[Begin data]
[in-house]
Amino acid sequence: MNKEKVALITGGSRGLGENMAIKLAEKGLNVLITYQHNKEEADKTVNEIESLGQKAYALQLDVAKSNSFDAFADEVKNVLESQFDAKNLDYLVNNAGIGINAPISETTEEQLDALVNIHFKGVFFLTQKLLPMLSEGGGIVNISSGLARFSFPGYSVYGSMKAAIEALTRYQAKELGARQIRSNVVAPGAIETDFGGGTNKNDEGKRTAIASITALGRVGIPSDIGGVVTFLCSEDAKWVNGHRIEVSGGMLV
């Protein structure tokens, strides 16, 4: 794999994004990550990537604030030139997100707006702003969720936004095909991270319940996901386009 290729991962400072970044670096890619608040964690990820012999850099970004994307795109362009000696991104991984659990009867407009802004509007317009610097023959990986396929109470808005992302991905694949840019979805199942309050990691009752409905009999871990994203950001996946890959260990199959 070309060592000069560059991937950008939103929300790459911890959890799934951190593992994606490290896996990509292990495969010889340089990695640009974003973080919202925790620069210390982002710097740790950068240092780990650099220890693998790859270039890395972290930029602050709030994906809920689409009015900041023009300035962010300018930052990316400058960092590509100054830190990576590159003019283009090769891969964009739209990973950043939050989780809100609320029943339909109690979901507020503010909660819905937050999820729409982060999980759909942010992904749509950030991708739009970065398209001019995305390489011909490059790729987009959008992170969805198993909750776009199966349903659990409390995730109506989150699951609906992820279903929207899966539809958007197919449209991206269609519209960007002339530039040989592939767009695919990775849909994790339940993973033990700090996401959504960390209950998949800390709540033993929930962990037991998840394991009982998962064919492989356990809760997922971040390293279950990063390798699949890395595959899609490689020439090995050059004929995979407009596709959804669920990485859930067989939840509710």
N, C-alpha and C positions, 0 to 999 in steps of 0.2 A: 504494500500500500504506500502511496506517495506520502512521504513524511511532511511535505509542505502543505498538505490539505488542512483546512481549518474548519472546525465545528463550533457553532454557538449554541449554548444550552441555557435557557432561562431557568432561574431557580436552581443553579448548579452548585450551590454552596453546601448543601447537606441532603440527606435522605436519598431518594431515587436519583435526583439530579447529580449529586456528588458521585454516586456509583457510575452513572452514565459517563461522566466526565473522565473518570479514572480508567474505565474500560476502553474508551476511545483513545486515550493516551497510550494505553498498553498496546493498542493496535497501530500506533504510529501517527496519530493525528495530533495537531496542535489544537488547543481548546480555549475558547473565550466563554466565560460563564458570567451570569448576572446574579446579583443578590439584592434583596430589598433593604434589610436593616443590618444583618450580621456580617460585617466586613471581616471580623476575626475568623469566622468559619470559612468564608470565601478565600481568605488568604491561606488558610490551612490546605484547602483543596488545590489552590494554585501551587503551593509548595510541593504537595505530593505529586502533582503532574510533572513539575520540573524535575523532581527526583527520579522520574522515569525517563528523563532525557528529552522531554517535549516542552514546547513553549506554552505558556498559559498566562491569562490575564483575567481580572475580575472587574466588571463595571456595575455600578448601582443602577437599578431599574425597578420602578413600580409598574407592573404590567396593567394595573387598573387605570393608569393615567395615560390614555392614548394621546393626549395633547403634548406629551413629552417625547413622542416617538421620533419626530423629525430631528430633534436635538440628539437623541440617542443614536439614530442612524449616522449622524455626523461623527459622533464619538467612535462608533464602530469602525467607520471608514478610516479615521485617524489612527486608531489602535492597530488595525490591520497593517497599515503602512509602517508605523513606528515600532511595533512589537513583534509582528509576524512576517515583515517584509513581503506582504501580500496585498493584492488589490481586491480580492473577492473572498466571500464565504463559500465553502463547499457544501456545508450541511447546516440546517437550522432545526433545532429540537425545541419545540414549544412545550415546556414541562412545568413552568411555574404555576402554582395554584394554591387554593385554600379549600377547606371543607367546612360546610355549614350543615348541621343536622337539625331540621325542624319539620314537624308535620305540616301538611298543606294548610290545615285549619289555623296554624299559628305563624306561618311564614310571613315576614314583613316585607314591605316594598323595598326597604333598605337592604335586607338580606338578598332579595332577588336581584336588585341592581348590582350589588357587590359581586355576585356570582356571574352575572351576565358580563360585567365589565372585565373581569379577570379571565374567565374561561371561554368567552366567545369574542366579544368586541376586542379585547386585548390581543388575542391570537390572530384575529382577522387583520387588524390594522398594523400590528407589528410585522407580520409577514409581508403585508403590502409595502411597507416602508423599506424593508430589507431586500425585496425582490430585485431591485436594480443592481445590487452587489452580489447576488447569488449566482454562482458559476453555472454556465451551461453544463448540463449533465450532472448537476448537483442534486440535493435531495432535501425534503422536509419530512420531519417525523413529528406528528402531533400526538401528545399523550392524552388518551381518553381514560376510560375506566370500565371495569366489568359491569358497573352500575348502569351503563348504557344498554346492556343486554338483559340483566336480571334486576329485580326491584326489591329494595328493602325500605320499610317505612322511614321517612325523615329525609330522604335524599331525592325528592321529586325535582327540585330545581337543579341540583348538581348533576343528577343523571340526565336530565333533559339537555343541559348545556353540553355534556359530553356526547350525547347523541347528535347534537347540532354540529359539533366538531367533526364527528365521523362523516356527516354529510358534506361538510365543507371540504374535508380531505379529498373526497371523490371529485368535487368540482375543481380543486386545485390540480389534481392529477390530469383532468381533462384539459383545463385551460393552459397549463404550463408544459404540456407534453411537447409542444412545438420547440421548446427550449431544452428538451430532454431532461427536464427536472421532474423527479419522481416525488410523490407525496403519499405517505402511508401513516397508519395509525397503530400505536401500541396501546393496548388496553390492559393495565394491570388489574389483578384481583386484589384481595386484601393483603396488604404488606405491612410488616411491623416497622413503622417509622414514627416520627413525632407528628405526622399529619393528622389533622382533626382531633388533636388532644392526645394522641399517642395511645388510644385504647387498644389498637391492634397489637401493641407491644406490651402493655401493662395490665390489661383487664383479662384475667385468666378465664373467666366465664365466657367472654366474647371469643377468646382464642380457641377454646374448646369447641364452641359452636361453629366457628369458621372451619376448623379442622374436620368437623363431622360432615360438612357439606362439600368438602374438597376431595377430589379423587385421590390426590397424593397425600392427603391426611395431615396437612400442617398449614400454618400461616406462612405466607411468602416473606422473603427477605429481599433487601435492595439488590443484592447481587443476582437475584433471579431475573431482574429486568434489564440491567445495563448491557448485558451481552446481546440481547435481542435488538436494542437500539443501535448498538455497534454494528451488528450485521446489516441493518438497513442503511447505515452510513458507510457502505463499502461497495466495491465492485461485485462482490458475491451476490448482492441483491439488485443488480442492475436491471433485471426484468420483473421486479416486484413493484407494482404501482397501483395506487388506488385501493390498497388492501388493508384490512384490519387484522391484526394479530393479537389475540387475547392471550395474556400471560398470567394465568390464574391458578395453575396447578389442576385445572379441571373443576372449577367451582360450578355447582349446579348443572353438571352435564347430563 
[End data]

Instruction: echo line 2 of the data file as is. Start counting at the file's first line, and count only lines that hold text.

Amino acid sequence: MNKEKVALITGGSRGLGENMAIKLAEKGLNVLITYQHNKEEADKTVNEIESLGQKAYALQLDVAKSNSFDAFADEVKNVLESQFDAKNLDYLVNNAGIGINAPISETTEEQLDALVNIHFKGVFFLTQKLLPMLSEGGGIVNISSGLARFSFPGYSVYGSMKAAIEALTRYQAKELGARQIRSNVVAPGAIETDFGGGTNKNDEGKRTAIASITALGRVGIPSDIGGVVTFLCSEDAKWVNGHRIEVSGGMLV